Signs warn visitors to stay off the jetties. Beach nourishment though needed is unlikely without federal funding. Press of Atlantic City.

NJ - No federal beach work for North Wildwood until at least 2023

NORTH WILDWOOD — On a weekday afternoon, a dog and its owner work their way through a steady December wind sweeping across the beach in the troublesome northeast corner of Five Mile Beach.

The tide is out, so there is a wide, flat beach at Second Street and a narrow patch of sand at the end of a stone seawall, but it is clear that high tide will reach the rocks.

A federal project is in the works, but it will be 2023 at the earliest before federal money adds a grain of sand to the beach.

In the meantime, the city has tried to stem the tide itself.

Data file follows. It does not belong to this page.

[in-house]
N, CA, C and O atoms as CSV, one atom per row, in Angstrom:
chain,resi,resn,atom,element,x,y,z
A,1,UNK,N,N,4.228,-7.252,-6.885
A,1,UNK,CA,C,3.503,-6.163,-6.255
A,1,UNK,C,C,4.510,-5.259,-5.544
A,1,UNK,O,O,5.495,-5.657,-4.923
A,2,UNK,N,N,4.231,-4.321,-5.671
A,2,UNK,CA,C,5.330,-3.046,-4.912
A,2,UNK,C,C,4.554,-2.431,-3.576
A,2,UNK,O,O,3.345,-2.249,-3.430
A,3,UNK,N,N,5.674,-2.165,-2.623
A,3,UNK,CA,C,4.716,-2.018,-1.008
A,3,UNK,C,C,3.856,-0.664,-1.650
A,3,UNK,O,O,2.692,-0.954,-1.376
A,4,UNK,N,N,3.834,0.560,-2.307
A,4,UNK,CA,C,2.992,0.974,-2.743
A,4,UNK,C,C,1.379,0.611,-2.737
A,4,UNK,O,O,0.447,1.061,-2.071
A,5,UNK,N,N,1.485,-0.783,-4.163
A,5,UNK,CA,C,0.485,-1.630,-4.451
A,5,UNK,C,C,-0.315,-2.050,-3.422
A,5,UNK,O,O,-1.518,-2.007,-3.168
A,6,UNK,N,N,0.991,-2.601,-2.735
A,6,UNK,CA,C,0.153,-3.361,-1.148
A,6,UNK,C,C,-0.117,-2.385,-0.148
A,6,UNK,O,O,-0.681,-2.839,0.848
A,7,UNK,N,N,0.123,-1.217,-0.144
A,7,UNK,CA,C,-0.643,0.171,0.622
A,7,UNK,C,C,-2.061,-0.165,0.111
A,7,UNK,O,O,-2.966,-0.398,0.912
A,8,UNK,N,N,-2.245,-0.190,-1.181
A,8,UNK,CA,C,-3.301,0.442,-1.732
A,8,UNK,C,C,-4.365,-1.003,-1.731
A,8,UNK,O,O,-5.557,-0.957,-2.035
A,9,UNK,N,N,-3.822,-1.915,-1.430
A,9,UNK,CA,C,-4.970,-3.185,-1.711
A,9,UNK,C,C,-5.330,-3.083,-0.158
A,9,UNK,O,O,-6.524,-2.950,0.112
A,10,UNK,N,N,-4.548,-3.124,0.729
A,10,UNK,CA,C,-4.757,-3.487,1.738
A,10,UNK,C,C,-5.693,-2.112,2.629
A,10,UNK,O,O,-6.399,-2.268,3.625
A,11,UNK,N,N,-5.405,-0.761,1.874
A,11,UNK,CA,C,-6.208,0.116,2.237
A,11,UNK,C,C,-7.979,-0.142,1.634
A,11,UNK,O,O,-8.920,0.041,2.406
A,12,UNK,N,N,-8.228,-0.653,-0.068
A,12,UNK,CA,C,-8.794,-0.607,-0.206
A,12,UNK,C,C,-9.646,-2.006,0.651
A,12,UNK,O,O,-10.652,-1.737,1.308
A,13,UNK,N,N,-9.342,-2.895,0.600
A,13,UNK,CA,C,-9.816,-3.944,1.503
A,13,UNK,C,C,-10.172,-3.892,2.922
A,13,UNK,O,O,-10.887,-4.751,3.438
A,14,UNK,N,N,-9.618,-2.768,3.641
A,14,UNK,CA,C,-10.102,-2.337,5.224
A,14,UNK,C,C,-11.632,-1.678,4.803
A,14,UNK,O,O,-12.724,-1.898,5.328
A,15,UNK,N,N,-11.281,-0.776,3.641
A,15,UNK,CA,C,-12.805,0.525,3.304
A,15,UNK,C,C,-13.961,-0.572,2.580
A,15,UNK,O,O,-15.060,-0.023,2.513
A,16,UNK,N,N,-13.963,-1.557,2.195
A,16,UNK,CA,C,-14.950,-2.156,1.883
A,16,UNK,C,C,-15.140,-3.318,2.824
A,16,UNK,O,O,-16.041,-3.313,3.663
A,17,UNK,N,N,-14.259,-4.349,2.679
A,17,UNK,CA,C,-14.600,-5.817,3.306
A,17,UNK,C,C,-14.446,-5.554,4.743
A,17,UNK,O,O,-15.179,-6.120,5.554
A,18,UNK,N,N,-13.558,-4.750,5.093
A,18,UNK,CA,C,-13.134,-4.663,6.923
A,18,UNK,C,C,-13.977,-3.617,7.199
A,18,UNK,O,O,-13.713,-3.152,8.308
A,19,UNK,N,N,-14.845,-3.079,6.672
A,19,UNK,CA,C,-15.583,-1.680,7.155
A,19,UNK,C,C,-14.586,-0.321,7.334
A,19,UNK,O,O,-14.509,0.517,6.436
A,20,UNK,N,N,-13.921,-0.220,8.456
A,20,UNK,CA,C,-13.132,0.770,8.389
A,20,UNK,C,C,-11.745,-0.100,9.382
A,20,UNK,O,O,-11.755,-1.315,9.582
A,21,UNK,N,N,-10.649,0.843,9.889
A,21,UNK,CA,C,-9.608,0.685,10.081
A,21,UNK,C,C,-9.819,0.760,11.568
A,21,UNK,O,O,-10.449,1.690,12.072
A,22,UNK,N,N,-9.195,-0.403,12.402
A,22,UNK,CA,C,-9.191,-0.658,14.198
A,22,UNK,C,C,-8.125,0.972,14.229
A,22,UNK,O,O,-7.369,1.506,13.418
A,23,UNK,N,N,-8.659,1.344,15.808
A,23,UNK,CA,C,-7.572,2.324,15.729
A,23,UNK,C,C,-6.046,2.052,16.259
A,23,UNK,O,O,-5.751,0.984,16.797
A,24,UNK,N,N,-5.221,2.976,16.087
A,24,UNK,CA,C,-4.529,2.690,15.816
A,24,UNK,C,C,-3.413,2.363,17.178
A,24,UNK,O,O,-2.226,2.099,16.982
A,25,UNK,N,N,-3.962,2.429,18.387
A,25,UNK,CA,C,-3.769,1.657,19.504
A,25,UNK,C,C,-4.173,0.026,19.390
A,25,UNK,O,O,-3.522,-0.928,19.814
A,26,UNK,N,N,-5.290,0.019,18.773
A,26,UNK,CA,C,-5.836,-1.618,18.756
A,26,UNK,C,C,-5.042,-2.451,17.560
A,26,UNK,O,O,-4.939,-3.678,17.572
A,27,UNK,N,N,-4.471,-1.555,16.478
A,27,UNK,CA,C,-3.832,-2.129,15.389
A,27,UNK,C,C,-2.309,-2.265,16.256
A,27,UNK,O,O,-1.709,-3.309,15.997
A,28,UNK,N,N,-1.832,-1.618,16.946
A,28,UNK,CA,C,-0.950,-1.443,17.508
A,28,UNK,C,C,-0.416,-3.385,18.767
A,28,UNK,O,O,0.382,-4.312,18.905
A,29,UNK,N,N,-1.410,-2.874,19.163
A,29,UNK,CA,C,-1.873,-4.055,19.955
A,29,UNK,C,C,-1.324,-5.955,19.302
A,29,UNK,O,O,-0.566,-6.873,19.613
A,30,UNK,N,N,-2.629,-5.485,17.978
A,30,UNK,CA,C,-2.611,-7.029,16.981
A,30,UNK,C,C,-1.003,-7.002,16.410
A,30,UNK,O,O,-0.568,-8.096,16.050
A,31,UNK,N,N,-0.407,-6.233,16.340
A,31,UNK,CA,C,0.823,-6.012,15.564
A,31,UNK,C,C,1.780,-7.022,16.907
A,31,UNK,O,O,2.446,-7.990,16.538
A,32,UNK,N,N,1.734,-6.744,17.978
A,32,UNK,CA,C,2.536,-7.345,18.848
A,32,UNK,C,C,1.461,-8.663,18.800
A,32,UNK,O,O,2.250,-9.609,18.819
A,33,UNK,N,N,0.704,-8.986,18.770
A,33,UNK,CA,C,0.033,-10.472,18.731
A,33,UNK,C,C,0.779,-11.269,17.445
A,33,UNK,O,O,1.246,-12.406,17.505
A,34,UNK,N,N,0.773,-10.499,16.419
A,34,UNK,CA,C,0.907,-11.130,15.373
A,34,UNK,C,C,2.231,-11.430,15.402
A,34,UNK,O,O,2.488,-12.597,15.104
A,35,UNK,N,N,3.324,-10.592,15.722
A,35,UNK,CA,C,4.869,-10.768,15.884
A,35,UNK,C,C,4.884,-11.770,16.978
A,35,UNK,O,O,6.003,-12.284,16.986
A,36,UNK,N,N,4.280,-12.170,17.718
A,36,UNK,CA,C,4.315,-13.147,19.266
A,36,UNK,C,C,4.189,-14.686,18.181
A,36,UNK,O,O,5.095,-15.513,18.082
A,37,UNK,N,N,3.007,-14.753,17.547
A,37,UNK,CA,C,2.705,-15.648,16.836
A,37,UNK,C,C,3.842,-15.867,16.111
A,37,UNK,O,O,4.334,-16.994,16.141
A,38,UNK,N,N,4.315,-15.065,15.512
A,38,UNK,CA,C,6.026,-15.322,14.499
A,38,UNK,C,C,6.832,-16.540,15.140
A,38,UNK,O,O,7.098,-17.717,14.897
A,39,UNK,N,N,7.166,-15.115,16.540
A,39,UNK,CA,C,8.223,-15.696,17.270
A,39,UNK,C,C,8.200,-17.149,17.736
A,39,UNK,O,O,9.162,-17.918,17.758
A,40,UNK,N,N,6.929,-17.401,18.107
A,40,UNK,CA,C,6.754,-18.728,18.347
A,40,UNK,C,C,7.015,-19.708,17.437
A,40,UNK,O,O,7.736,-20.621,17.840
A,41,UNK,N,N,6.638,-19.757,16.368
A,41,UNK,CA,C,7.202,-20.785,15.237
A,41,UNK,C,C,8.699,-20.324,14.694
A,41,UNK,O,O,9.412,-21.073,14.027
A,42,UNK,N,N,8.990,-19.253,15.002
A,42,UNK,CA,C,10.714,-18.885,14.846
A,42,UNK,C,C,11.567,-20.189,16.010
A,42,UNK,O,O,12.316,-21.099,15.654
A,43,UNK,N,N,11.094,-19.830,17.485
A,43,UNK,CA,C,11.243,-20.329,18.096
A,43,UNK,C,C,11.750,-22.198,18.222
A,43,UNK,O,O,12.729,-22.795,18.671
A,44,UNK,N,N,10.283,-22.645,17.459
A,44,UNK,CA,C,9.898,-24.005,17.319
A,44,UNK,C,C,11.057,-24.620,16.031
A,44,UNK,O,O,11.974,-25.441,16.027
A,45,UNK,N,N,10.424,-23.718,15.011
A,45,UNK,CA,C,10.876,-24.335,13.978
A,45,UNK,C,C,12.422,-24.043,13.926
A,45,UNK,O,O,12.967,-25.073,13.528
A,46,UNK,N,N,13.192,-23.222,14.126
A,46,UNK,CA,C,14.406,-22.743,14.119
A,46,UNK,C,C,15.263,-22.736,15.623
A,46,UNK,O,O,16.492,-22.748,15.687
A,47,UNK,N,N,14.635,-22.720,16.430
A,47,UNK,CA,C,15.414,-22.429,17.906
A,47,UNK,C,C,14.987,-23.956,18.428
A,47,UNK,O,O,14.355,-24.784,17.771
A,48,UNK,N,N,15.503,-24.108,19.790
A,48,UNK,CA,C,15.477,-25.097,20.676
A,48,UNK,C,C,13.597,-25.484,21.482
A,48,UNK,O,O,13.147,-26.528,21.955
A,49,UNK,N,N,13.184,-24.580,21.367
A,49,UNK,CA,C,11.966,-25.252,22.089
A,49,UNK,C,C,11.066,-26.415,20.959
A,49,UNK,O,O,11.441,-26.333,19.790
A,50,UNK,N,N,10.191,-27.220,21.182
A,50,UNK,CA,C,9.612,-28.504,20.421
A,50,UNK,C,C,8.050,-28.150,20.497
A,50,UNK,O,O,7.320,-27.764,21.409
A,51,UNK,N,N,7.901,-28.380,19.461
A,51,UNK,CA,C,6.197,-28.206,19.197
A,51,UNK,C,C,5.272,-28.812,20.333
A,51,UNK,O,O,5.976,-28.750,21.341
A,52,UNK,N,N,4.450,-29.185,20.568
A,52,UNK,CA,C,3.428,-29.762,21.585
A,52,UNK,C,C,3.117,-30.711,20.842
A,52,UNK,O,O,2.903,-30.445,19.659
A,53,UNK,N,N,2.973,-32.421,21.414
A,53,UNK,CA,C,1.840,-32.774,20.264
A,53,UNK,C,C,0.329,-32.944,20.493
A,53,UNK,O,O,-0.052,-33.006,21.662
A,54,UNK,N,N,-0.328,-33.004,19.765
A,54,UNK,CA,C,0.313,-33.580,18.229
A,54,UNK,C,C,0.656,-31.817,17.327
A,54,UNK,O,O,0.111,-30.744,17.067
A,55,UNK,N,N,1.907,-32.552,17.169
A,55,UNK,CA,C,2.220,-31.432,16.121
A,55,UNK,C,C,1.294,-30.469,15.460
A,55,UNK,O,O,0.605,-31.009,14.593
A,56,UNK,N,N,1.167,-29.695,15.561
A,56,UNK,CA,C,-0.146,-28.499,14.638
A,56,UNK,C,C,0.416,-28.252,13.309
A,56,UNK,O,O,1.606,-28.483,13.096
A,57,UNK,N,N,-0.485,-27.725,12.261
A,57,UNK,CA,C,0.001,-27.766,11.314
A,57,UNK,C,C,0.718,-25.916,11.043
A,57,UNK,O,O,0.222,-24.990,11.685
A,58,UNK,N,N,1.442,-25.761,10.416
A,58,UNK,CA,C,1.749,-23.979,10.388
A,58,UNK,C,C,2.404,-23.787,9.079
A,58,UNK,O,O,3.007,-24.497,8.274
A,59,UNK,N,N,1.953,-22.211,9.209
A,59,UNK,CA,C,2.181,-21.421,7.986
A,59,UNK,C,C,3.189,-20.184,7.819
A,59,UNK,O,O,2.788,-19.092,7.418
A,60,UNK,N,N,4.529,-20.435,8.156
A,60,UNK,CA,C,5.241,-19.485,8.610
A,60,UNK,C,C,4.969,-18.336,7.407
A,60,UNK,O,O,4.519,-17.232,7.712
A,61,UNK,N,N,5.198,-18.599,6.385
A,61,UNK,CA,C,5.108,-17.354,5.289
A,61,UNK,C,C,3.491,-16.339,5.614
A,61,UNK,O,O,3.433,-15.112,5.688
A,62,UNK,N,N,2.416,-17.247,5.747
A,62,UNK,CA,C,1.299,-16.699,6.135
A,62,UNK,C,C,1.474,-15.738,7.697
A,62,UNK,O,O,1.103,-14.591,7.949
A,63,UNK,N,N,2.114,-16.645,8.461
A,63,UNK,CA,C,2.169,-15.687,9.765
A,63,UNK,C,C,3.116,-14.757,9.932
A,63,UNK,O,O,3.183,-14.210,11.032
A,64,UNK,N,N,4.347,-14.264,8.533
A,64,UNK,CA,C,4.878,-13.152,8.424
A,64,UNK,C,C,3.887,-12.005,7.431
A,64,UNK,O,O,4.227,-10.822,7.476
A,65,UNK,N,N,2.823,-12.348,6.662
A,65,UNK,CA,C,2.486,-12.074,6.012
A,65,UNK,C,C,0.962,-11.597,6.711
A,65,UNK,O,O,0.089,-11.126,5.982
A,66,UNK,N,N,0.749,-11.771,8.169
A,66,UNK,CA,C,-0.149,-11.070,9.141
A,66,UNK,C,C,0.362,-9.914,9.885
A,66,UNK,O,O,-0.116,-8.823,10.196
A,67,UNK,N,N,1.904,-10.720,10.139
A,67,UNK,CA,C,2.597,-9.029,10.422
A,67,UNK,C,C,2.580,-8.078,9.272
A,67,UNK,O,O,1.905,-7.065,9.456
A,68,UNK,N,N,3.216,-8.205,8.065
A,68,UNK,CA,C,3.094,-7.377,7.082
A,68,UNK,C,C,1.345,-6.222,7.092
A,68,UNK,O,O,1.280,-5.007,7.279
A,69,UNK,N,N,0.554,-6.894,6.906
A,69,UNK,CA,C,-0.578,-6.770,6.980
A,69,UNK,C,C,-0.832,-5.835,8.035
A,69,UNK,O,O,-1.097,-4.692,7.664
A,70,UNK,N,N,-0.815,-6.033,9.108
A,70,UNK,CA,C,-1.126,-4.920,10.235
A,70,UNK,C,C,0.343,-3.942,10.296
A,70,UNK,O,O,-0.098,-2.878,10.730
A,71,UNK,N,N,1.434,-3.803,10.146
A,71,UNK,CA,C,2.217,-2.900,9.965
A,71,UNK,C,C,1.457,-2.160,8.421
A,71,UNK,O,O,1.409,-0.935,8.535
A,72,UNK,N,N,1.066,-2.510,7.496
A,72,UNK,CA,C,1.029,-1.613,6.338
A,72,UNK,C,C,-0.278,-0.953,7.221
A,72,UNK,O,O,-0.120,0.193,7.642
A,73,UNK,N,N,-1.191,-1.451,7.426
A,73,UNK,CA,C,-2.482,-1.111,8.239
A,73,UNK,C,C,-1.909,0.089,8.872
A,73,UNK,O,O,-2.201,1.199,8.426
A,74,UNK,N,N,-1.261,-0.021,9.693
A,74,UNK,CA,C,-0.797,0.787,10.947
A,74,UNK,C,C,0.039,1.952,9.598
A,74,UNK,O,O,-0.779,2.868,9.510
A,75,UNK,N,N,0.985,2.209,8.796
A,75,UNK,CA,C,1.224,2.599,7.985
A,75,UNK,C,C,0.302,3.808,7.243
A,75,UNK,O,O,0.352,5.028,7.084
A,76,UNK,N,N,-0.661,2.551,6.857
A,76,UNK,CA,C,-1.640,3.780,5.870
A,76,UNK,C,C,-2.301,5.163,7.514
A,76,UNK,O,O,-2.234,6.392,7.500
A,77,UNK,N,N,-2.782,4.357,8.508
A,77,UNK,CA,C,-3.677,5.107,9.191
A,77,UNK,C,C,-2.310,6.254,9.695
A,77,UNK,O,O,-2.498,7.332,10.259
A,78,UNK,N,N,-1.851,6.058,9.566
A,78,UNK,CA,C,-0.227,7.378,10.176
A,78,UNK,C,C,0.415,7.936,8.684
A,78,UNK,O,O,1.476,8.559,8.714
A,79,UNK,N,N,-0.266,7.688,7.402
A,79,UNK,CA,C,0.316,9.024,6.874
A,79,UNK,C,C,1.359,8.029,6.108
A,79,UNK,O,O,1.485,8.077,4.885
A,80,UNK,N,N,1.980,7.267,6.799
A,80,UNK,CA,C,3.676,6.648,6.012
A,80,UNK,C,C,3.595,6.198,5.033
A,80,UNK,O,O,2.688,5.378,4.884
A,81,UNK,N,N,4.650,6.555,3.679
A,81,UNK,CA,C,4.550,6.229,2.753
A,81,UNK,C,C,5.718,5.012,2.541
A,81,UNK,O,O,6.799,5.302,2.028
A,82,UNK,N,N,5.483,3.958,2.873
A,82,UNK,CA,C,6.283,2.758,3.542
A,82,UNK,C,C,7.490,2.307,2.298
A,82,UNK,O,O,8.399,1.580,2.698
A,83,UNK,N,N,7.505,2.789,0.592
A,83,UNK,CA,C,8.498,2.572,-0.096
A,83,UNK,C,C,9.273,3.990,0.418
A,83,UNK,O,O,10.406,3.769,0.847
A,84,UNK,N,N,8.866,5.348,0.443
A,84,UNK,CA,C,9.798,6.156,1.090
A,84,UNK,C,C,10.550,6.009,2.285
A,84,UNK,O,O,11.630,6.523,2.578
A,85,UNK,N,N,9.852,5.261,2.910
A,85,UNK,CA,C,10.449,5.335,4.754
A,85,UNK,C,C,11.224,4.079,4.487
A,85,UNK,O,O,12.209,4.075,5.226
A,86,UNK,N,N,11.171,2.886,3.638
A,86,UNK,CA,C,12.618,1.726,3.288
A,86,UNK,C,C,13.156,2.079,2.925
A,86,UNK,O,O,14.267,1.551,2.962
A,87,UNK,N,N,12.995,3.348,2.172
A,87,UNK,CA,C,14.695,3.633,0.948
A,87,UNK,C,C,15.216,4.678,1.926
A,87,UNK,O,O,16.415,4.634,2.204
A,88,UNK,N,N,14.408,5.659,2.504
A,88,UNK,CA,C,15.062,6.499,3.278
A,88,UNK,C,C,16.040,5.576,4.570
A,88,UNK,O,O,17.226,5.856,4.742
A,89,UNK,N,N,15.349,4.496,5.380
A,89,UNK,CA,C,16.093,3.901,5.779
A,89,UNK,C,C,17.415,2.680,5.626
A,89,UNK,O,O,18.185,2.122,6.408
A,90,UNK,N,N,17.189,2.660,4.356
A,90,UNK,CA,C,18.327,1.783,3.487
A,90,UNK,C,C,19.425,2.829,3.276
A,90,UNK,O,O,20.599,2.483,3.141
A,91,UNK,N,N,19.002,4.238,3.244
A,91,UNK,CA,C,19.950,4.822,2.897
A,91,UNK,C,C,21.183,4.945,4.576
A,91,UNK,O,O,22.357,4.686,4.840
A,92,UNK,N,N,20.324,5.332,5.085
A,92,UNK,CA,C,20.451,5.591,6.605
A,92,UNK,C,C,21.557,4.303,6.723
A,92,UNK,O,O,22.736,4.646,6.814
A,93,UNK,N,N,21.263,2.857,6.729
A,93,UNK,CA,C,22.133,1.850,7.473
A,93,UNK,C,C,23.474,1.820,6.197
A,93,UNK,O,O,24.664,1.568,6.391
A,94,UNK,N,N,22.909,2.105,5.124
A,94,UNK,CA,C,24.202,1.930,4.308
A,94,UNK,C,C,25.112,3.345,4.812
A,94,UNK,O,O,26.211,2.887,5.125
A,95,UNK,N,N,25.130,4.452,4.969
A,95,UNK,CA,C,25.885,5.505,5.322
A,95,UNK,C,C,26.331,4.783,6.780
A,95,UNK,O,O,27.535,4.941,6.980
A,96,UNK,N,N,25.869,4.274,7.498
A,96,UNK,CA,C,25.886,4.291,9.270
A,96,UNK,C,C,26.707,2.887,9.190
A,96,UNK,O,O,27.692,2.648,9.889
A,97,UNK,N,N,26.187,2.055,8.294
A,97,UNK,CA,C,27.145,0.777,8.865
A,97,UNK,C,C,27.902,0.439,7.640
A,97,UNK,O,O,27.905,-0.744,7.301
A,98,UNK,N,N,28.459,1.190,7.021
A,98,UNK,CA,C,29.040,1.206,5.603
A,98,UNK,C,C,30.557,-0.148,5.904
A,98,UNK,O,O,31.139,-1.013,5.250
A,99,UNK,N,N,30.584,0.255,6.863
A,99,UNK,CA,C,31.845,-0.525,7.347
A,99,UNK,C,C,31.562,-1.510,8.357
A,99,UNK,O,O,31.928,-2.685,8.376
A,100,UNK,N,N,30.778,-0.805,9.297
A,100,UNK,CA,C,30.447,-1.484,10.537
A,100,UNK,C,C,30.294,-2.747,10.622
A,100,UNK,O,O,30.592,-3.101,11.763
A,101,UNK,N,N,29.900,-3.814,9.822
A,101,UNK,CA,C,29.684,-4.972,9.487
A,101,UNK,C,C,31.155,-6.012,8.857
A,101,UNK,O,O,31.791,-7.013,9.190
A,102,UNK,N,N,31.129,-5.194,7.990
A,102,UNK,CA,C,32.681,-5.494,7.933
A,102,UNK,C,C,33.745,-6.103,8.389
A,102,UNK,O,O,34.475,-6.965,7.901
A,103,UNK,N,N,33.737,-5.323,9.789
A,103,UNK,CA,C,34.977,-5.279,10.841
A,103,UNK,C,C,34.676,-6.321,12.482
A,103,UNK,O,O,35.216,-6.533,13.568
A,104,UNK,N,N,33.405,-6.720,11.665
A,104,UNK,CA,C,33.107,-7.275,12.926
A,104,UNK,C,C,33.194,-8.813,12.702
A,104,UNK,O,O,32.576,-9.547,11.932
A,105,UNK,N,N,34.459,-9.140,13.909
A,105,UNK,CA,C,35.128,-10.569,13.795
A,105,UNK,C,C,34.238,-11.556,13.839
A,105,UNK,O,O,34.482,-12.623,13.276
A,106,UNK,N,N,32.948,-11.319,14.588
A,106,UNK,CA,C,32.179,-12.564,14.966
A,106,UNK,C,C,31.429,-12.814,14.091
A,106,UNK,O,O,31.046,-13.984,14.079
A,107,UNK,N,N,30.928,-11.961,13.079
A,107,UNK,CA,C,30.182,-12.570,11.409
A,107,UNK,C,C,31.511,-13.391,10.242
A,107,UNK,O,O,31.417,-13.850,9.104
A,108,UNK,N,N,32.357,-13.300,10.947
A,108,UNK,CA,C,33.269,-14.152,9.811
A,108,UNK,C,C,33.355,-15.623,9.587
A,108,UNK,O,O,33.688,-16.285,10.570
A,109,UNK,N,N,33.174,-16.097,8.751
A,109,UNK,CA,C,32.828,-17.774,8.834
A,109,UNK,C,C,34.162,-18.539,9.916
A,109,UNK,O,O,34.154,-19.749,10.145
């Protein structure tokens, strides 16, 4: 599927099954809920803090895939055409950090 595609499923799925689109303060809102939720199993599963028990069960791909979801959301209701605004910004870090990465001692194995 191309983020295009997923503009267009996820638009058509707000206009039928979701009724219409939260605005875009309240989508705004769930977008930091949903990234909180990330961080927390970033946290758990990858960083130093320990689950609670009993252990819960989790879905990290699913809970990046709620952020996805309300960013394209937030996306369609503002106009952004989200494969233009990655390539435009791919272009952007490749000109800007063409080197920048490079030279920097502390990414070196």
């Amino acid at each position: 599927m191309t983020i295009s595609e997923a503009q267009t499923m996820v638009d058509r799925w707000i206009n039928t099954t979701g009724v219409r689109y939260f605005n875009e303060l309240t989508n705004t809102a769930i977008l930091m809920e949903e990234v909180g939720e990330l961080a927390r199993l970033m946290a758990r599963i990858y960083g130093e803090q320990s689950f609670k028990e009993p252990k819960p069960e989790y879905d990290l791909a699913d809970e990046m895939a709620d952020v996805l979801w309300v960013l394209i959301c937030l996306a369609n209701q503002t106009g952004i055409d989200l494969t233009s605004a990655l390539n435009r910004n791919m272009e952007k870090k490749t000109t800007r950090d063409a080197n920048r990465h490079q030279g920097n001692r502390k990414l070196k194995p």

For the past six years, the city has trucked sand in to the area in the offseason, both so there will be some beach there for the summer and to protect against damage from winter storms.

The process is expensive, and according to Mayor Pat Rosenello, most years the added sand erodes quickly.

Last winter, the city trucked thousands of cubic yards of sand to the site. Starting in late January, plans are to do it again, at an estimated cost of more than $3 million. The sand will be pulled from the beaches of Wildwood in a process called backpassing, with the expectation that the incoming tides will replace the sand gathered from the wider beaches.

According to Rosenello, there is no way for North Wildwood to keep up with erosion on its north end using trucked-in sand.

He’s hoping for a longer-term solution in the form of a federal beach replenishment project. Even while acknowledging the analogy is somewhat off-putting, he compares the situation to trying to flush a five-pound bucket of sand down a toilet.

If a few spoonsful are added at a time, he said, the sand can be flushed away.

“But you put that whole bucket in, then that sand isn’t going anywhere,” Rosenello said.

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